Mum’s heartfelt reason for backing children’s brain tumour research – The University of Manchester

Posted: October 23, 2020 at 1:55 pm

Carla said: The radiotherapy was really tough and Luca had to be sedated every day for six weeks so that he could receive the treatment. It was also hard to separate the boys for those six weeks as Rocco is non-verbal autistic and the two brothers are extremely close. We made sure we FaceTimed as often as possible so the boys could wave to each other.

I havent spoken to Luca about cancer as hes too young to understand it properly. But he knows that he needs to take medicine to get better, and thats enough for now.

Weve had our challenges, but he shows amazing bravery and courage and has a huge smile on his face every day. He is my strength and inspires me to keep on going. Even when his hair fell out from the chemotherapy, he was so happy not to have to go for haircuts! I'm just so proud of him.

Carla added: Luca is living proof of why research into cancer is so important as, thanks to treatment, he is still here today. But although his tumour has been successfully targeted with treatment, he has sadly been left with side effects which will need monitoring for many years to come. Radiotherapy for childrens cancers is very effective, but what many people dont realise is how harsh the treatment can be on youngsters, especially when they are blasting an area as sensitive as the brain.

Lucas short-term memory and attention span has definitely been affected by what hes been through. Sometimes when were chatting, hell just zone out as though he doesnt understand what Im saying. And hes also more forgetful, I can tell him something one minute thats totally forgotten the next. As he gets older, he will need to be monitored for any more effects of the treatments.

The Manchester-based scientists are benefitting from the new Stand Up To Cancer-Cancer Research UK Paediatric Cancer New Discoveries Challenge awards. Their work has been recognised because it reflects Stand Up To Cancer and Cancer Research UKs shared ambition to accelerate the development of new treatments for some of the rarest and hardest to treat cancers in children and young people.

Lead scientist Dr Martin McCabe, who is based at The Christie, said: Its great news for Manchester that we have been awarded this funding. Its an ambitious goal, but we hope this research could lead to safer radiotherapy treatments for childhood brain tumours treatments that arent as tough on young people as the ones we use now, and maybe new treatments that could help more young people to survive this type of cancer in the future. This research could be a real game-changer for generations to come as we develop ways to deliver radiotherapy accurately to tumours but avoid sensitive areas of the brain and ultimately give patients much better lives.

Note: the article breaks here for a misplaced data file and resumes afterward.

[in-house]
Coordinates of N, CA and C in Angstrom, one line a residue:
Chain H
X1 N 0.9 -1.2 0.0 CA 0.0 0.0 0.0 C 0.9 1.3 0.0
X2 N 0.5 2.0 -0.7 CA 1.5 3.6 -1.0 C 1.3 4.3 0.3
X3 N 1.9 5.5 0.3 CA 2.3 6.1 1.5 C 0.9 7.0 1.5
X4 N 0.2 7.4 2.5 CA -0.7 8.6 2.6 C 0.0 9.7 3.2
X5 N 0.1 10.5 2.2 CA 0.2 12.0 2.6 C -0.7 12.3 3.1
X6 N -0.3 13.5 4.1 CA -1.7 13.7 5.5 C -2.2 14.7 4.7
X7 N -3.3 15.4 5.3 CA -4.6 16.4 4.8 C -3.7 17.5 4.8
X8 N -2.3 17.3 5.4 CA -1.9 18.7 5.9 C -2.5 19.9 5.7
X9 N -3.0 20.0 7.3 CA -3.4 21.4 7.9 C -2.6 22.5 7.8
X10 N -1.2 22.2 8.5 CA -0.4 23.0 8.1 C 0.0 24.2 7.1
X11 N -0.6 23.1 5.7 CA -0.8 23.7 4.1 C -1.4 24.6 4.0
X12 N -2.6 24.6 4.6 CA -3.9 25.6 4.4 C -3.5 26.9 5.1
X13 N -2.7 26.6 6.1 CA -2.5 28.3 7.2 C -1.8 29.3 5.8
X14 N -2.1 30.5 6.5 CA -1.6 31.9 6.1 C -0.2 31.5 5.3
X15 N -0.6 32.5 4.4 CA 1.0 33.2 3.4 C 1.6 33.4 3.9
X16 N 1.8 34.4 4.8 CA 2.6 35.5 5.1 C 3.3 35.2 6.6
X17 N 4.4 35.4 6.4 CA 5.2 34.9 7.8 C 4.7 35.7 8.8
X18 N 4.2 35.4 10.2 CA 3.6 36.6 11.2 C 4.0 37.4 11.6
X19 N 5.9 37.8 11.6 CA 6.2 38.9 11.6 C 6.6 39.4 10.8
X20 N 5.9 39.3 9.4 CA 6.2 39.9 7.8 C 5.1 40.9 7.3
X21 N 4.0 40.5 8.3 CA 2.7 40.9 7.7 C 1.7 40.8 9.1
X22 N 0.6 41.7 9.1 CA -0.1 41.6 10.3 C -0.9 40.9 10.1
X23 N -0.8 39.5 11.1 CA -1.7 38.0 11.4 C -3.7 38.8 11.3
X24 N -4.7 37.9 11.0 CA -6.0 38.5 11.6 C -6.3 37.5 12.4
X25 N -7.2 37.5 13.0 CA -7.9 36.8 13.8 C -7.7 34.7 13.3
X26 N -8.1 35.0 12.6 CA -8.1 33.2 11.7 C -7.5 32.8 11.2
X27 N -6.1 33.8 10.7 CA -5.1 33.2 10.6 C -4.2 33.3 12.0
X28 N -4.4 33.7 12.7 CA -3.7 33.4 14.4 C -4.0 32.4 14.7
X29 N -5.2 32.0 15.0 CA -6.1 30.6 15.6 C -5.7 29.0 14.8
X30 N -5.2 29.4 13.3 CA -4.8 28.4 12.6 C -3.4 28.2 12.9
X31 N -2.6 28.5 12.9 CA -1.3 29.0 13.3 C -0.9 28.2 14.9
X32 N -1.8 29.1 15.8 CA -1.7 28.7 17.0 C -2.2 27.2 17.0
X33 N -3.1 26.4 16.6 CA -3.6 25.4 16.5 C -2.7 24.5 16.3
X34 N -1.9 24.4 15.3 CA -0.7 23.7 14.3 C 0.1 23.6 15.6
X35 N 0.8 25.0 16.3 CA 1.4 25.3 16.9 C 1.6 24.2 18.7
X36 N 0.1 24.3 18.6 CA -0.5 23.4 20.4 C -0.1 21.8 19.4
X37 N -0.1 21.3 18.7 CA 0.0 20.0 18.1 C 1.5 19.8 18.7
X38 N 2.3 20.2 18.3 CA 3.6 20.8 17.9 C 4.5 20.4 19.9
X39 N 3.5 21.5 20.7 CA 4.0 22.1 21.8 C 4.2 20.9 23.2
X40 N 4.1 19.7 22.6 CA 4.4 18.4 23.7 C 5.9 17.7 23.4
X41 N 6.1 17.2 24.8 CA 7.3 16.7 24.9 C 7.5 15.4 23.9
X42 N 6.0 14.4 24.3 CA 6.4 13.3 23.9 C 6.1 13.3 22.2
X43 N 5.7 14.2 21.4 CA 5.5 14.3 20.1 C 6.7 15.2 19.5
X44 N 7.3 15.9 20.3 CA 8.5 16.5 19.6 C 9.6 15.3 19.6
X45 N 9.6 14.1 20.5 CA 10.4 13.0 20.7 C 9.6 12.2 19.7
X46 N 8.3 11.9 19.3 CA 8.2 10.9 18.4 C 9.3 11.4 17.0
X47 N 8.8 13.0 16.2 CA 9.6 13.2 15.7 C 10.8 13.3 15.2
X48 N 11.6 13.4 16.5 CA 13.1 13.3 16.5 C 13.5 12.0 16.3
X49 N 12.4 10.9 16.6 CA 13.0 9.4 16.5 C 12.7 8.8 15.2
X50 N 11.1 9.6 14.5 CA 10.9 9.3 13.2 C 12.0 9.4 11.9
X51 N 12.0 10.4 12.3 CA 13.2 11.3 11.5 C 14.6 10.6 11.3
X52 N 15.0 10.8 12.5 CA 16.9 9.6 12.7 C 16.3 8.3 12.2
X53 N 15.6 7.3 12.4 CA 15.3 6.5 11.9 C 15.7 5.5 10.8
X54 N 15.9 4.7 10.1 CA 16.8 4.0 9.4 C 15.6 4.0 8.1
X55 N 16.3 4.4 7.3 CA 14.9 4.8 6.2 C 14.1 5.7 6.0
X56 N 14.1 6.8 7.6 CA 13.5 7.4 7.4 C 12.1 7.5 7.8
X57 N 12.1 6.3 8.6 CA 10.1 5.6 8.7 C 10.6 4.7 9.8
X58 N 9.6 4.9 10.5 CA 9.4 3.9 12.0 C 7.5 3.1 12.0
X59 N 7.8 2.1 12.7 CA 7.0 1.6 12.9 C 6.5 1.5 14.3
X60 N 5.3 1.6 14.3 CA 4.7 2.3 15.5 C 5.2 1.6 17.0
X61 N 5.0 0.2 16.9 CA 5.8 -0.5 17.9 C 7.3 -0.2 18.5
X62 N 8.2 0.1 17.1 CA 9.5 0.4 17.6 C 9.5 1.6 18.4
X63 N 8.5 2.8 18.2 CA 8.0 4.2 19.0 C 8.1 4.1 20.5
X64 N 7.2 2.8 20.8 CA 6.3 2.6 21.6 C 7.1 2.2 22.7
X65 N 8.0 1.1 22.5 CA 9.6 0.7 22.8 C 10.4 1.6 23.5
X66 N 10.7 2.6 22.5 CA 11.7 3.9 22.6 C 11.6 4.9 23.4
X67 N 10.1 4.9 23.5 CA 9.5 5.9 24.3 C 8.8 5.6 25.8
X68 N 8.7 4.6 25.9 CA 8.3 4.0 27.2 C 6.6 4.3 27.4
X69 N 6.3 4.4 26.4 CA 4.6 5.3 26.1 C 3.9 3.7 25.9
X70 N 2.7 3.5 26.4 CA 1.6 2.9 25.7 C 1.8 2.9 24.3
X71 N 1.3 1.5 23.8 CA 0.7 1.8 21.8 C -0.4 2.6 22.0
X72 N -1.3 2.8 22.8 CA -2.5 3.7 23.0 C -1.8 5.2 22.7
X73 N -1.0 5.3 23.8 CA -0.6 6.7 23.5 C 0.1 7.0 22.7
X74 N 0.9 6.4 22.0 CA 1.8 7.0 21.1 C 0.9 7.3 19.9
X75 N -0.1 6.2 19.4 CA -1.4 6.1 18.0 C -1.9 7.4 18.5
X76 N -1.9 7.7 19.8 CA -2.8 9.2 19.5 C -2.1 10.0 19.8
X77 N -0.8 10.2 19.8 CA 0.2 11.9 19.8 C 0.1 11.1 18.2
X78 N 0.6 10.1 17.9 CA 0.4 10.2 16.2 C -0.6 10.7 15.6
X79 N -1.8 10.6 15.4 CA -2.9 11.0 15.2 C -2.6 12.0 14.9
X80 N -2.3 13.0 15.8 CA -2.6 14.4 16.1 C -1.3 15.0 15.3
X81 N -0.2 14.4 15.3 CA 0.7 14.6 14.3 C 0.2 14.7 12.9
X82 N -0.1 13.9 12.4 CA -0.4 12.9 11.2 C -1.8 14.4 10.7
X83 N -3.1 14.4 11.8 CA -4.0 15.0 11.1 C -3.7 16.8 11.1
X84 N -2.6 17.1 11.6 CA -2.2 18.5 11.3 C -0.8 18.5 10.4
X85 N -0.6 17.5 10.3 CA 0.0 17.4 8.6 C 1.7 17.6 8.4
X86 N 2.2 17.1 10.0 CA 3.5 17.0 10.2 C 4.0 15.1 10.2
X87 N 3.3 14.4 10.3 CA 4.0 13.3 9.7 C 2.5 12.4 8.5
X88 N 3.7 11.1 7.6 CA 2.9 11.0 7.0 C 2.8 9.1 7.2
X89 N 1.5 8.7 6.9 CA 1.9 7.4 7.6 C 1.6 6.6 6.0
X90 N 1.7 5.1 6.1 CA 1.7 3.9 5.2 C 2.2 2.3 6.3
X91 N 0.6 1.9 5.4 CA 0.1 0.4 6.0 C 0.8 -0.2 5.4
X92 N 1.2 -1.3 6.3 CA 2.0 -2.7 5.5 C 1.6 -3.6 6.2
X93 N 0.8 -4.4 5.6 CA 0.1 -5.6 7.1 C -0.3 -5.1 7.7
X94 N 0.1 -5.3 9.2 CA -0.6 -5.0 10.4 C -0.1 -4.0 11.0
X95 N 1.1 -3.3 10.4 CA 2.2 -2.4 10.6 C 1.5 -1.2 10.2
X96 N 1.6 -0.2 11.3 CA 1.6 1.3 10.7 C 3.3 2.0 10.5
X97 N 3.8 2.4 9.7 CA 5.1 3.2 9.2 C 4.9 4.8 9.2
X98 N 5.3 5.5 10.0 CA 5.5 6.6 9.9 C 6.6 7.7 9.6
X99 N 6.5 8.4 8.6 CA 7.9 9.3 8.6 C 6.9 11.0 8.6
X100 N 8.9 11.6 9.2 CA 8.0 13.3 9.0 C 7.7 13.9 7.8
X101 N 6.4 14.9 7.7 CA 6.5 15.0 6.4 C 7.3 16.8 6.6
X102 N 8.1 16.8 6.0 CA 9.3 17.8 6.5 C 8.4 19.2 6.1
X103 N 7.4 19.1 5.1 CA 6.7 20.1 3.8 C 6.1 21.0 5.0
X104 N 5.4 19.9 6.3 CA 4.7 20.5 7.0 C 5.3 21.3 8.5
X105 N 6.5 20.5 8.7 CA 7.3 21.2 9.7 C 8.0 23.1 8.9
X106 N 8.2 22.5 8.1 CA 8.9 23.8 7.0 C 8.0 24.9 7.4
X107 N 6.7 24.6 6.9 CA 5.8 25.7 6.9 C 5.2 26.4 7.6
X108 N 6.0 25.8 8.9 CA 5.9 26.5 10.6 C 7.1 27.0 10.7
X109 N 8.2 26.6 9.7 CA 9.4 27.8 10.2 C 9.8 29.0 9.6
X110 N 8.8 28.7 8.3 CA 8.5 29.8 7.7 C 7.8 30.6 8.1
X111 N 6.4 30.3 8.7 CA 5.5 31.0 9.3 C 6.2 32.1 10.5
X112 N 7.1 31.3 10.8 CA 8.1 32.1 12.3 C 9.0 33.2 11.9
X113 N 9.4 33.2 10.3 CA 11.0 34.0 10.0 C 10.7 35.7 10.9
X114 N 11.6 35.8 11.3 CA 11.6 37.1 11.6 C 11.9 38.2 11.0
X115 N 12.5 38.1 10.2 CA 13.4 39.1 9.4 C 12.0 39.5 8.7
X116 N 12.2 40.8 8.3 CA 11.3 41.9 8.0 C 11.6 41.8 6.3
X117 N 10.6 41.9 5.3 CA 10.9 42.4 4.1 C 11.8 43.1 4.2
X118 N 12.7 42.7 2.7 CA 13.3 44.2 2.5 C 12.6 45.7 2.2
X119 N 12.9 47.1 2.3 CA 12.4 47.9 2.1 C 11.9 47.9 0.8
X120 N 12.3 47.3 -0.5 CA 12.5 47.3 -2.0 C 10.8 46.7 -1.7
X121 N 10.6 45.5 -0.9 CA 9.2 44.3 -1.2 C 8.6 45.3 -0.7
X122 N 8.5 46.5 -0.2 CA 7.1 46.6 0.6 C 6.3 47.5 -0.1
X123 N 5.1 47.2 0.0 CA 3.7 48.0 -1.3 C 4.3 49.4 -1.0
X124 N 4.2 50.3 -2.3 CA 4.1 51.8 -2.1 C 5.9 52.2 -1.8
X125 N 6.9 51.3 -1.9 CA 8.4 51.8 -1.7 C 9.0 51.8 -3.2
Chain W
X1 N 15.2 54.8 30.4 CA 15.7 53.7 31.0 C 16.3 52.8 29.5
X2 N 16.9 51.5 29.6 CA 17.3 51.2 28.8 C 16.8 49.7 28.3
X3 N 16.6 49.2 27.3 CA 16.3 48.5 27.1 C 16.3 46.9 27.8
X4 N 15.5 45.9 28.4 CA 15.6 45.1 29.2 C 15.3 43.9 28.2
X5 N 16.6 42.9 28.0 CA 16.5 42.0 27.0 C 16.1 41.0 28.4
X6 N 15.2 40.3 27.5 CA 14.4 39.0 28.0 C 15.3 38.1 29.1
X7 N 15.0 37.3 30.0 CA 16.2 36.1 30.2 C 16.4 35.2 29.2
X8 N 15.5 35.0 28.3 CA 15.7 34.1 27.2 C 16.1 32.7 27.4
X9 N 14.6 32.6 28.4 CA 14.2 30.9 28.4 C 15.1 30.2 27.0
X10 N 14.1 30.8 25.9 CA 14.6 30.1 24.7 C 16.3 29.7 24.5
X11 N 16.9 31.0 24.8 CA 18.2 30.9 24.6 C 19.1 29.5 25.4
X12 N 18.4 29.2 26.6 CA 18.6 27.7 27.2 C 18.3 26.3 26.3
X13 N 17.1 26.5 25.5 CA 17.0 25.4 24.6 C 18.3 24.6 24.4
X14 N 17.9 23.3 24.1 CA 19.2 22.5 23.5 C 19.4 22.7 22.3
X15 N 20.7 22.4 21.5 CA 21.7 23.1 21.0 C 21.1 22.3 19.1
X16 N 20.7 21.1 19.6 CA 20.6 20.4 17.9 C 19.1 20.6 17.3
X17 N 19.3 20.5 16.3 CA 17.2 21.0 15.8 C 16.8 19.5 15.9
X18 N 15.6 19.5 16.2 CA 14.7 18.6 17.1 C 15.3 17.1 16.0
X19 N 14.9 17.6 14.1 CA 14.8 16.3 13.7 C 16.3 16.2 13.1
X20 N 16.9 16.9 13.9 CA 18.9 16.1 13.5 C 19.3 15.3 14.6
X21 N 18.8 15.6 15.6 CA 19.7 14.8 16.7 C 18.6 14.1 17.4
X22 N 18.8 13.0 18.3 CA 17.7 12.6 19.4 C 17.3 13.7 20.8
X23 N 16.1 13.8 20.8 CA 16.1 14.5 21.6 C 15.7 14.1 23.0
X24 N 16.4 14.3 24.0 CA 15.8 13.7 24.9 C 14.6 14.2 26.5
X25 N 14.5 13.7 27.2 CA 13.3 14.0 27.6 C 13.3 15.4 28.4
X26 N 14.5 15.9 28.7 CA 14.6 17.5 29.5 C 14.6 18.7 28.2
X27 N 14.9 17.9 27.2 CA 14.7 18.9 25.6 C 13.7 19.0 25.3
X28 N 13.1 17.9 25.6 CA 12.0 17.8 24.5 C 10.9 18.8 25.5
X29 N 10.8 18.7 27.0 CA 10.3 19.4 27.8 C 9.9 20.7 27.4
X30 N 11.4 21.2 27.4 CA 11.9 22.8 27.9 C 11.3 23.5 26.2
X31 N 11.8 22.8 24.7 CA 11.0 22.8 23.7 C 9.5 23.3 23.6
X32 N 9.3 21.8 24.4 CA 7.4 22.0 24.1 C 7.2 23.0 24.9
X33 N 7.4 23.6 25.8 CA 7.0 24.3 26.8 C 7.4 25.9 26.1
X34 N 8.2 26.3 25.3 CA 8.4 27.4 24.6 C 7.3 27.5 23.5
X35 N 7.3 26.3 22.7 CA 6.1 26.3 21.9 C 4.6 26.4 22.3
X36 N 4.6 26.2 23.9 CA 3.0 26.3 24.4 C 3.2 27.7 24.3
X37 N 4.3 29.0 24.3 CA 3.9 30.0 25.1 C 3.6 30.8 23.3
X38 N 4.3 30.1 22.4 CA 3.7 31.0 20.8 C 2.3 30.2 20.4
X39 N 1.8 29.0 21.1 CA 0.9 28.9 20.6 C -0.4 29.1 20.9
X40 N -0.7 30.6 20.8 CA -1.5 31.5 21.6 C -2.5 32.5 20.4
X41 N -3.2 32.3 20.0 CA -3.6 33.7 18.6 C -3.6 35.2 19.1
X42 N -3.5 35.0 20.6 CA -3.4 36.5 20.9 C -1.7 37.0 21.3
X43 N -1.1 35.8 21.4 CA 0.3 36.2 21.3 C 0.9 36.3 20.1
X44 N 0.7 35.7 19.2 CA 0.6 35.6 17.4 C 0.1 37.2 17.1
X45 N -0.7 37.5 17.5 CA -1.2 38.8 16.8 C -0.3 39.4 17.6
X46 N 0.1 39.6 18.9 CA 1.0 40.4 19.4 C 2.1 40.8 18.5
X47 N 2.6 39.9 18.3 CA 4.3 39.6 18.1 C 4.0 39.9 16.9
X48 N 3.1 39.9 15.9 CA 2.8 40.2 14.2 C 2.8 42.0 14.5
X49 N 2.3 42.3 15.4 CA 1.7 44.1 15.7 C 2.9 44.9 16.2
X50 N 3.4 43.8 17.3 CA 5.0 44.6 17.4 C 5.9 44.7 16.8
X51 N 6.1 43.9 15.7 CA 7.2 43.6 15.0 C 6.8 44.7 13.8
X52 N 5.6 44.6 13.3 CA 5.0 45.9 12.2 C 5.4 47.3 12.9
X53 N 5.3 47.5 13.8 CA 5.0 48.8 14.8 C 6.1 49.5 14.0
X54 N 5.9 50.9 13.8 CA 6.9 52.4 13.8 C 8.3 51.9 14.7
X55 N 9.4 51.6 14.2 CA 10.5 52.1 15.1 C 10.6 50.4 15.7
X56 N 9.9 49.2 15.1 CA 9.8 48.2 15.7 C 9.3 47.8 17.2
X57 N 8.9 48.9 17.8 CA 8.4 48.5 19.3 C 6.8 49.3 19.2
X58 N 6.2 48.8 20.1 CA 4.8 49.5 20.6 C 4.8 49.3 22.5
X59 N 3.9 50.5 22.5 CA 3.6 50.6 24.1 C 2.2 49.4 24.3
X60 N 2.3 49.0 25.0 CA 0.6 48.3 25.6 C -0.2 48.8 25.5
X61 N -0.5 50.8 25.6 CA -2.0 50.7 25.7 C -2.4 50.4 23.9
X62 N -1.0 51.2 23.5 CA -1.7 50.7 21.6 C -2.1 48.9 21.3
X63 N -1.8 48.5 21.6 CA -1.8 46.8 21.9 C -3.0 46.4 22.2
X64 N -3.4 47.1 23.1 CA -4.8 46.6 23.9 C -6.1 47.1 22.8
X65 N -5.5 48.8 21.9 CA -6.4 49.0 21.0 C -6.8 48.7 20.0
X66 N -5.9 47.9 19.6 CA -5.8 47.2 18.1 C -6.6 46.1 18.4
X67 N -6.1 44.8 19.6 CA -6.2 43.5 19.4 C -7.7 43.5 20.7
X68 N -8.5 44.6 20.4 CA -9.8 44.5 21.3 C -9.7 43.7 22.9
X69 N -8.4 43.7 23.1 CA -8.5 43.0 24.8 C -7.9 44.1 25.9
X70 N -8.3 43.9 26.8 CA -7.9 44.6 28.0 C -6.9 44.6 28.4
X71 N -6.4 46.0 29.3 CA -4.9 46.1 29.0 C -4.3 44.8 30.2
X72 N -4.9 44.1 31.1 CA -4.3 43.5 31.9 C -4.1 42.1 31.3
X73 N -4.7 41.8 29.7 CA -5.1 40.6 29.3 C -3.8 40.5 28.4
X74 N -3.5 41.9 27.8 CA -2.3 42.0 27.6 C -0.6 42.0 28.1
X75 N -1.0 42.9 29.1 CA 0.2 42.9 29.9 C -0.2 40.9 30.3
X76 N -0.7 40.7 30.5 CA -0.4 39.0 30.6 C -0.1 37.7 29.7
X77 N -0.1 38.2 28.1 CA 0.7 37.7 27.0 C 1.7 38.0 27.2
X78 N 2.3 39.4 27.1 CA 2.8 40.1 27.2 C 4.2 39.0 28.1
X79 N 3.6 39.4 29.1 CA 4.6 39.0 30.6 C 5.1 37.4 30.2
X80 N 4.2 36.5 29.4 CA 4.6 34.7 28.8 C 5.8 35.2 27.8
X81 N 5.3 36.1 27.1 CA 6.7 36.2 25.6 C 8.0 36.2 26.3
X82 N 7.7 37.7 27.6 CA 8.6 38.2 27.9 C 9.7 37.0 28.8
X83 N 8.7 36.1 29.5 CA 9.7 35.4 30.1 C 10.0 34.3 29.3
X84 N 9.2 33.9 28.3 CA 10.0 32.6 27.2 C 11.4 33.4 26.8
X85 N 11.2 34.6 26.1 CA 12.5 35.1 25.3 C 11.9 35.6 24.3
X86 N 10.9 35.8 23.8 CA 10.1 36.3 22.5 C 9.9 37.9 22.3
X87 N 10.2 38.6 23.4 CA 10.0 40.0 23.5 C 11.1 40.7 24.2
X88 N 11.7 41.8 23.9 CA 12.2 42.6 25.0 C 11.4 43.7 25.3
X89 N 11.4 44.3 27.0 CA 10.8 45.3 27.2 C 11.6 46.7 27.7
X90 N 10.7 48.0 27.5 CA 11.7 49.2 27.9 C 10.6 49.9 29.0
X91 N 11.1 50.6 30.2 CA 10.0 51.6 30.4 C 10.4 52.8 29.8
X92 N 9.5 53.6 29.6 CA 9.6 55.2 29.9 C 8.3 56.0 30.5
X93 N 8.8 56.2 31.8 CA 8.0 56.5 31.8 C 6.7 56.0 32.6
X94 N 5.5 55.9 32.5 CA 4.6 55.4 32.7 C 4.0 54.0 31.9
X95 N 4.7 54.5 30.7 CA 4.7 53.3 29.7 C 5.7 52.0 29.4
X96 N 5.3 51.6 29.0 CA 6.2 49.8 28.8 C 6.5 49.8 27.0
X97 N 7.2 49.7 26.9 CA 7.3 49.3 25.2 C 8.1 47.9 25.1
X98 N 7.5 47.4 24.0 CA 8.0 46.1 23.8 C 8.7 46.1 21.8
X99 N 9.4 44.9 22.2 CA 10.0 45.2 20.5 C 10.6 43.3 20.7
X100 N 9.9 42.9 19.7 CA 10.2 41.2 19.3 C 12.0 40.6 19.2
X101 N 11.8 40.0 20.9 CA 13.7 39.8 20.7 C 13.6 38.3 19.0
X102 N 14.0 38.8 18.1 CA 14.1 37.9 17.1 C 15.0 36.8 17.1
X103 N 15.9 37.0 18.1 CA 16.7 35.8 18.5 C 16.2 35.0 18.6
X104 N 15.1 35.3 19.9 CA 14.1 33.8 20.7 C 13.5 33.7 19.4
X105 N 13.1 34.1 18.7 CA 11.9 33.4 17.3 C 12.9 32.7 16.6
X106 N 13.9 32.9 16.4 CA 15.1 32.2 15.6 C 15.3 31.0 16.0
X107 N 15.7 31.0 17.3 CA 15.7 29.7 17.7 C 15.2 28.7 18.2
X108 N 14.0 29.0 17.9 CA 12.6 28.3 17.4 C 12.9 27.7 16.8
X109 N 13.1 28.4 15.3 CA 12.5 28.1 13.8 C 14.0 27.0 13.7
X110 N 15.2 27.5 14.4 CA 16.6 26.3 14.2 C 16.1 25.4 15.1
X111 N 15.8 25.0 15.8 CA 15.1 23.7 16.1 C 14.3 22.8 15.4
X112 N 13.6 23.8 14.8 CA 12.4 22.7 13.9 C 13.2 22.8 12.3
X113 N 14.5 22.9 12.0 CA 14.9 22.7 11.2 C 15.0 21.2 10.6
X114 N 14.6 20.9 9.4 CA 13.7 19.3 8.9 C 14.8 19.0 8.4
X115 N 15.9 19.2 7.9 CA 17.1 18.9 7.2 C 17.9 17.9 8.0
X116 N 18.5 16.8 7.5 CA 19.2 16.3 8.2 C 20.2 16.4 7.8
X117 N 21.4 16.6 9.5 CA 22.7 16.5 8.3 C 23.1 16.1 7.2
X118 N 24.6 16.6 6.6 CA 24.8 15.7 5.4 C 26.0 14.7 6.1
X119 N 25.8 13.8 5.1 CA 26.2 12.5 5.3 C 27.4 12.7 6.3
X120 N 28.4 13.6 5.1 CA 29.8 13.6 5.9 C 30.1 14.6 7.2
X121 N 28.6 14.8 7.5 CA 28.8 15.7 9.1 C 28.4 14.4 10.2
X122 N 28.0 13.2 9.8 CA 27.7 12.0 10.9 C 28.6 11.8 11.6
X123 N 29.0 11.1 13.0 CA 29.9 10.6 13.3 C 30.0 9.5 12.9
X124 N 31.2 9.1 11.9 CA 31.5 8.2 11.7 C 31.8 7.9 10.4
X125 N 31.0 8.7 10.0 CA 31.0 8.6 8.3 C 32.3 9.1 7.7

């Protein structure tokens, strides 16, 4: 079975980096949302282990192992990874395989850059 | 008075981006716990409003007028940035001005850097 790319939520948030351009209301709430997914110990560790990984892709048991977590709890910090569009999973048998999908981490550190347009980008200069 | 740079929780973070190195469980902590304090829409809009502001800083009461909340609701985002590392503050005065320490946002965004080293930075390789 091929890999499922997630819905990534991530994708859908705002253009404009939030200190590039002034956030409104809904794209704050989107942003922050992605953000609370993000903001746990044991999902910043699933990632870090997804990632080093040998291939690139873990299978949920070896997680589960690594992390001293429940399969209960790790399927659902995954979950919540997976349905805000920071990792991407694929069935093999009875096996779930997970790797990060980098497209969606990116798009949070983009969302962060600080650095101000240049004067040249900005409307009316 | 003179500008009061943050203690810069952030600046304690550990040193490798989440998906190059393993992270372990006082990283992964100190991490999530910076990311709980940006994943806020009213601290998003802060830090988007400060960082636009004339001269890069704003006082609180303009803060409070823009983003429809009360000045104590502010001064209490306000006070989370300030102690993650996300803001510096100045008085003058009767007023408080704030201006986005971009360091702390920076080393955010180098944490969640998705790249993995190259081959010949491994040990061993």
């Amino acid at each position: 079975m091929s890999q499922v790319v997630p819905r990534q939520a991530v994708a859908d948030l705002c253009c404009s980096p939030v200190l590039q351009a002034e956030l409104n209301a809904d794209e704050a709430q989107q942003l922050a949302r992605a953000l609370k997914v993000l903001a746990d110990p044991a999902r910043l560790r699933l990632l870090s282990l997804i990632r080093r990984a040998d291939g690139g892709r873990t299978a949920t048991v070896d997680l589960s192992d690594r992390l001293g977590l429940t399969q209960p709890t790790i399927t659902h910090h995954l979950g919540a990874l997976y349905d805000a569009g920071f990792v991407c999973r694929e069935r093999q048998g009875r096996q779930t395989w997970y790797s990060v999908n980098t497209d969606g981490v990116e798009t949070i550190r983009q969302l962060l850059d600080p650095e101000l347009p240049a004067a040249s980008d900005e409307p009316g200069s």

He continued: The award is also a proud recognition of Manchesters reputation as a world-leading centre in cancer research. Manchester remains an international leader in the fields of proton beam therapy, gene therapy and immunotherapy and is home to The Royal Manchester Childrens Hospital, the biggest childrens hospital in Europe and The Christie, the biggest single-site, dedicated cancer hospital in Europe. Were excited to have been awarded this funding and were looking forward to bringing our expertise to a global team to help more young people across the world with this devastating disease.

Stand Up To Cancer in the UK is a joint national fundraising initiative from Cancer Research UK and Channel 4.This Friday October 23 will see special editions of Celebrity Gogglebox, and The Last Leg to raise awareness of the cause

Anna Taylor, Cancer Research UK spokesperson for the North West, said: People in Manchester have every right to feel proud of the groundbreaking research being carried out on their doorstep, and of their fundraising efforts, which are helping to beat the disease.

Every year, over 40,000 people are diagnosed with cancer in the North West**. So, were working every day to get new cancer tests and treatments to people who need them the most. Cancer doesnt stop in the face of a pandemic. It can affect anyones life, at any time so we only have one option: speed up life-saving research.

Thats why now is the time to Stand Up To Cancer. Were asking everyone to donate or fundraise in any way they can, so we can keep funding incredible scientists like Dr McCabe and his team and help save more lives.

To get involved visit su2c.org.uk

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Mum's heartfelt reason for backing children's brain tumour research - The University of Manchester

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